With the assistance of expert bee-keepers, our Bee, Bird, Butterfly Garden will educate us about the importance of helping our pollinators. The Colour Wheel Garden is designed to display 8 different monochromatic gardens. (This one took us a whole winter to design!)

The Memorial Garden is a special dedication to military personnel, police force and firefighters. More gardens and events are planned, but we don’t want to spoil the surprises!

Garden Tourism:
More people visit gardens
then Disneyland and Disney World combined.

The Quinte Botanical Gardens hope to entice the gardening crowd (and there are lots of them) to supplement what our region has to offer. Local restaurants, hotels, gas stations, grocery stores and retail stores will enjoy more customers.

When Neil Ellis saw the initial plans, he was “blown away” by the details. Businesses, people and organizations are joining in the cause of our gardens. Lou Rinaldi stated that “this project will cause a positive domino-effect within our local economy.”

“We all knew it was a great idea,” Suzanne Andrews, general manager of Quinte West Chamber of Commerce. People from Ontario are coming down the driveway, apologizing for interrupting our work, and excitedly ask: “Is it true? Are you really creating botanical gardens?” They look like children in a candy store!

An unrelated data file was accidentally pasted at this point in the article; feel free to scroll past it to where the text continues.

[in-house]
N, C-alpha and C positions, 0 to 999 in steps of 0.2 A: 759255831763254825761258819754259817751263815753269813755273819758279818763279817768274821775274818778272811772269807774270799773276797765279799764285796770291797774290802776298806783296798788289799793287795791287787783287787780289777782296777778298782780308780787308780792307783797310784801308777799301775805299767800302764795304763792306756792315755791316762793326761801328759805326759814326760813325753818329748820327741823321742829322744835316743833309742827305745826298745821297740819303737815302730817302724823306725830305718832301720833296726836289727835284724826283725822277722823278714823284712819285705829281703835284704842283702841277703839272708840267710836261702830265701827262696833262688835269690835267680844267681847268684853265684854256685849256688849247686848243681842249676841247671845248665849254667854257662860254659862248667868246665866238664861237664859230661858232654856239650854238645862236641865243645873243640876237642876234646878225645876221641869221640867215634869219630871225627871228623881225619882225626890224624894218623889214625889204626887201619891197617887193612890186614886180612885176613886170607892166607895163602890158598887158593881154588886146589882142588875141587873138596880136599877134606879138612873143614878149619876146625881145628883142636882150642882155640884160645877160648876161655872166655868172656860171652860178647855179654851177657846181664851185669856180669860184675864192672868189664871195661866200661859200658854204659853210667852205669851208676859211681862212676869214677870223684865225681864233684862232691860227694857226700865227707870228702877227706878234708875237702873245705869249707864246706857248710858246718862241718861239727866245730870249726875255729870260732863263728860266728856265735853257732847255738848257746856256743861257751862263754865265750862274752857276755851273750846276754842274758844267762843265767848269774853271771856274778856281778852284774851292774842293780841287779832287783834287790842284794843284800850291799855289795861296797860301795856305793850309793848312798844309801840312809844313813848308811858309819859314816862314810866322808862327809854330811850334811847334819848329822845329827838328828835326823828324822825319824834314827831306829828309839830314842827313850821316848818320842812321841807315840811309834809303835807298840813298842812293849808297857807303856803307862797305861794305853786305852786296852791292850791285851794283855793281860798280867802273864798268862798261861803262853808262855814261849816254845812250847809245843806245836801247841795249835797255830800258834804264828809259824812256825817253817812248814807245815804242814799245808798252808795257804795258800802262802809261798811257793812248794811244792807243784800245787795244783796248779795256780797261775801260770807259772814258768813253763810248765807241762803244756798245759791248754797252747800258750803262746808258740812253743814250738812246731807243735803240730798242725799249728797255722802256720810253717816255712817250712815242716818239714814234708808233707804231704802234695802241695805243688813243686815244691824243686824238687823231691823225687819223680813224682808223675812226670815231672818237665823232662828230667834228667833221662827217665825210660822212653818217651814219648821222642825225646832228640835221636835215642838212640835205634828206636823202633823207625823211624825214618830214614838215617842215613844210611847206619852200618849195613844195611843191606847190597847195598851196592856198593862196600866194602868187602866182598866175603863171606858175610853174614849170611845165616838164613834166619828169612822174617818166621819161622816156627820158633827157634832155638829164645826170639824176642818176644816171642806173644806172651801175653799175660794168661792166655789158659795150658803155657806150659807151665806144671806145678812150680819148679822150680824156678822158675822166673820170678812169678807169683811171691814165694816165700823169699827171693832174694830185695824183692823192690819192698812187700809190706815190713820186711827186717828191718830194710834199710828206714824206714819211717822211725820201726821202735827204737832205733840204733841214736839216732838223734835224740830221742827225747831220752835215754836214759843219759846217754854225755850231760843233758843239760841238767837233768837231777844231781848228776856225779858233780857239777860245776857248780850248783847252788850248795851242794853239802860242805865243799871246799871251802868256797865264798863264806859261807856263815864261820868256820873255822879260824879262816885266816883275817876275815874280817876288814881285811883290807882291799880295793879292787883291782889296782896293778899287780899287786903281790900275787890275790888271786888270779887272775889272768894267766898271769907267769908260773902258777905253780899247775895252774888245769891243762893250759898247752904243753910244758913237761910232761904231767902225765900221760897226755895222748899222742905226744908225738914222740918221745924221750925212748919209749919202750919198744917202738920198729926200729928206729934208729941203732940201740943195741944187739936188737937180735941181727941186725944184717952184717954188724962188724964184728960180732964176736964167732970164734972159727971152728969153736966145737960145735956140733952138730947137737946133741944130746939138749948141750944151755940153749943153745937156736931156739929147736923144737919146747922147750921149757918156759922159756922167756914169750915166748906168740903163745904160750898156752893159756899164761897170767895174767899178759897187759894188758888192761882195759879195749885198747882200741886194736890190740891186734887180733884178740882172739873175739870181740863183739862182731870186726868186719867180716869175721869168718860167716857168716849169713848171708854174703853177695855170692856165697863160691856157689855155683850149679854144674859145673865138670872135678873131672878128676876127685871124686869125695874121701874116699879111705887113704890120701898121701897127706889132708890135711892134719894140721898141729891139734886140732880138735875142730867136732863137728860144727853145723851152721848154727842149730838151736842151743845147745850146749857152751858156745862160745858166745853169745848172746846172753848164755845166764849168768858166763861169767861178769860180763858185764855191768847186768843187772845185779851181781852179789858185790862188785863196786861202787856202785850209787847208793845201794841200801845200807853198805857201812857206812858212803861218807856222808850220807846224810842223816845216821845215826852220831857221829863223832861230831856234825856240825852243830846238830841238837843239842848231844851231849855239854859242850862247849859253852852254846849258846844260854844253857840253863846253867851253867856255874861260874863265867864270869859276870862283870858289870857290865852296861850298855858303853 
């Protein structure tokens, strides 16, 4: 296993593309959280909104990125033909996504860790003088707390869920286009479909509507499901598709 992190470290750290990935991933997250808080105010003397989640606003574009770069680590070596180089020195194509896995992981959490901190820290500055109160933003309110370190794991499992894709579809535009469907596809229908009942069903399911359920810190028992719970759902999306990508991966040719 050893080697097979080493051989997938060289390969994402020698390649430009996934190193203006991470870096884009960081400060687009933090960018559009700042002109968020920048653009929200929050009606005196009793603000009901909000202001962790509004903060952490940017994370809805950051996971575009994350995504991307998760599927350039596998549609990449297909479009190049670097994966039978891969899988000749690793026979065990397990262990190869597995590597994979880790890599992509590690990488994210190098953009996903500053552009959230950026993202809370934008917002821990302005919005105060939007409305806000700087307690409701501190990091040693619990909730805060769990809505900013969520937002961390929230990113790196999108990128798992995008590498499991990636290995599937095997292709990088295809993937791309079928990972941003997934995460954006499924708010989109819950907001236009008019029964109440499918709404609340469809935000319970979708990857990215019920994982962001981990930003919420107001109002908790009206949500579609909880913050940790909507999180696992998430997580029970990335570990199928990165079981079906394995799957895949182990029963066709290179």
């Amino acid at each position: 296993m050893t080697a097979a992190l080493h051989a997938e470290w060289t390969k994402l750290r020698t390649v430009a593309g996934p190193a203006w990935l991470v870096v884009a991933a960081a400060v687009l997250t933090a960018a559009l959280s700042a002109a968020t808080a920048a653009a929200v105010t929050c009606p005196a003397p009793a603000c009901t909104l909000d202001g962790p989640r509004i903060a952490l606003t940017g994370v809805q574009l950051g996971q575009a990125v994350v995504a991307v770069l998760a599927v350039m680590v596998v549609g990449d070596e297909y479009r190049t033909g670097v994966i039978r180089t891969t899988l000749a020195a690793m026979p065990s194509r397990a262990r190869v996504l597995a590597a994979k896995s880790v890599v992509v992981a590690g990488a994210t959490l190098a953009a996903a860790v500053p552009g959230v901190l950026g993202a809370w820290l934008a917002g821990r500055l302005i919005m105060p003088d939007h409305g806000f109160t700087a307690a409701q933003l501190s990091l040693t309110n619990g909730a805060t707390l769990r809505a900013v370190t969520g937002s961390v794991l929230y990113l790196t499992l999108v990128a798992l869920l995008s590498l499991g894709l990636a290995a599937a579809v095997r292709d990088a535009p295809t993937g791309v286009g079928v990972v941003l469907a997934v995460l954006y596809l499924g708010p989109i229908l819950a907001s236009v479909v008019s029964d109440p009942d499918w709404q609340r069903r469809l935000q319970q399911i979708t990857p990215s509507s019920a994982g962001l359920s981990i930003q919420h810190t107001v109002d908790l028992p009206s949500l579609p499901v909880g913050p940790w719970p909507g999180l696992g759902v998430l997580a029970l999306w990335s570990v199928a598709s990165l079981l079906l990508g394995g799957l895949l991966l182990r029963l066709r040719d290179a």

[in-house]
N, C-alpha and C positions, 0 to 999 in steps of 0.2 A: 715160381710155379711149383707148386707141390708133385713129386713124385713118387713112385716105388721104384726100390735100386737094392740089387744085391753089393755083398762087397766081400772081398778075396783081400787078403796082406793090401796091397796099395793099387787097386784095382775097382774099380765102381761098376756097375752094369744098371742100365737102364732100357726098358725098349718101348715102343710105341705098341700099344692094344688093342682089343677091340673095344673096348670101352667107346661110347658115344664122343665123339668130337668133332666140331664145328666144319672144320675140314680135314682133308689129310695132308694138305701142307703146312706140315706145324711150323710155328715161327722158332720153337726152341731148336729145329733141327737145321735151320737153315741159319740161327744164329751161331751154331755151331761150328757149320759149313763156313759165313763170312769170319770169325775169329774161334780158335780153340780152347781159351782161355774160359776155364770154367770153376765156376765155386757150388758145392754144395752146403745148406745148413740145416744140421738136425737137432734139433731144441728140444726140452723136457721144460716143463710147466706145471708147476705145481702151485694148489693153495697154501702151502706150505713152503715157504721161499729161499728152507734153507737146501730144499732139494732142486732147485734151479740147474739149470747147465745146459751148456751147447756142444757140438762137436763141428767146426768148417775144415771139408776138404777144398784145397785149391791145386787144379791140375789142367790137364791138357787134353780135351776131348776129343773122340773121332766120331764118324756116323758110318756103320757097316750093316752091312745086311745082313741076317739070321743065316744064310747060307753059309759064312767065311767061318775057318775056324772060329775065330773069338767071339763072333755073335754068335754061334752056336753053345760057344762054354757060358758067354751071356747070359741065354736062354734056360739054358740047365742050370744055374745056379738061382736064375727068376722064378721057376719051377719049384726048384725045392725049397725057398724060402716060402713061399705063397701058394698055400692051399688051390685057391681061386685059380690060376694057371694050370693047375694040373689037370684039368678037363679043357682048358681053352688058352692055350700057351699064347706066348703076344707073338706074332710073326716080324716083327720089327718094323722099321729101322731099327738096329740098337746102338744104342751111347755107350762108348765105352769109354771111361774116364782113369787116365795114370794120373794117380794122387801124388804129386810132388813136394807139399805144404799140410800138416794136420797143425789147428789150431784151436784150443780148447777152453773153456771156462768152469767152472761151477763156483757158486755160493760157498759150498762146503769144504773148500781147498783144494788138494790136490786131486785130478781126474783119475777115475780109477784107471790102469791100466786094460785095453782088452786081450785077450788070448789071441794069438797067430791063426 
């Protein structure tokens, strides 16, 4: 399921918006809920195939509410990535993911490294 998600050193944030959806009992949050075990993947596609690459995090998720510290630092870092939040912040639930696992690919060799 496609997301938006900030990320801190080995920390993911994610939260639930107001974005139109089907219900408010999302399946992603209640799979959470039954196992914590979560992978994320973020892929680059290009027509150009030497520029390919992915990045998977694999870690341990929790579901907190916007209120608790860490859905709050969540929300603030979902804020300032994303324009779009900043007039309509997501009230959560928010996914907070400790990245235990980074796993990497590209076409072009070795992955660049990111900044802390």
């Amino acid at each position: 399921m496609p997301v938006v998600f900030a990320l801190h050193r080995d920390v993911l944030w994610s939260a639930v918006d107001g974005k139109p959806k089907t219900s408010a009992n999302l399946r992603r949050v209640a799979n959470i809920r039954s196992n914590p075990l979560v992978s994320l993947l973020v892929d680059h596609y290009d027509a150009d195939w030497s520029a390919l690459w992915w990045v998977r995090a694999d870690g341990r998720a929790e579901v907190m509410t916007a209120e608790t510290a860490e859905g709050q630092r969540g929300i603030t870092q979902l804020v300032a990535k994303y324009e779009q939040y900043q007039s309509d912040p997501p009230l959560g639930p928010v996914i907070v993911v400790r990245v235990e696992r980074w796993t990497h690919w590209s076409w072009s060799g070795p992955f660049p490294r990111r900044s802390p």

Can You Help Us?

We have listened to our community – they want us to build these gardens and we don’t want to let them down. The project is 81% done, we just need help to purchase the balance of the trees, shrubs and perennials. Please contact us anytime, visit our website www.qbgardens.ca, call Deanna or John at 613-398-0402 or email us at dgroves@qbgardens.ca We’re gardeners – we’d love to talk about plants!

If you can afford to help us make this happen, we thank you from the bottom of our hearts.

$10.00 could help purchase more flowers; $100.00 pays for 3 more shrubs; $500.00 buys 2 small trees and some perennials; and $1,000.00 will buy 3 large trees and 40 perennials.

Please send your cheque to Quinte Botanical Gardens, 664 Glen Ross Rd., Frankford, Ont., K0K 2C0. Or, if you prefer, purchase a gift certificate at Connon Nurseries
(613-392-0402), referencing the Quinte Botanical Gardens.

Your compassion will enrich people’s lives in more ways then you can imagine. On behalf of everyone involved with the gardens, thank you for taking time to help. We know we’re on to a good thing. To build something extraordinary AND we get to help people? There’s motivation!

Pass It Forward

Volunteering on a yearly basis, we have helped the Habitat for Humanity in Trenton; raised funds for hospital equipment with the Home Build for Health Care project; helped build the Sensory Gardens for Community Living Quinte West; created another landscape for the Frankford Habitat for Humanity; helped a fellow landscaper with cancer; made the gardens for the Holy Trinity Church in Frankford; and are recently running the Senior’s Well-Being Programs.

With your help, we plan to create the gardens, train the next generation and pass it forward.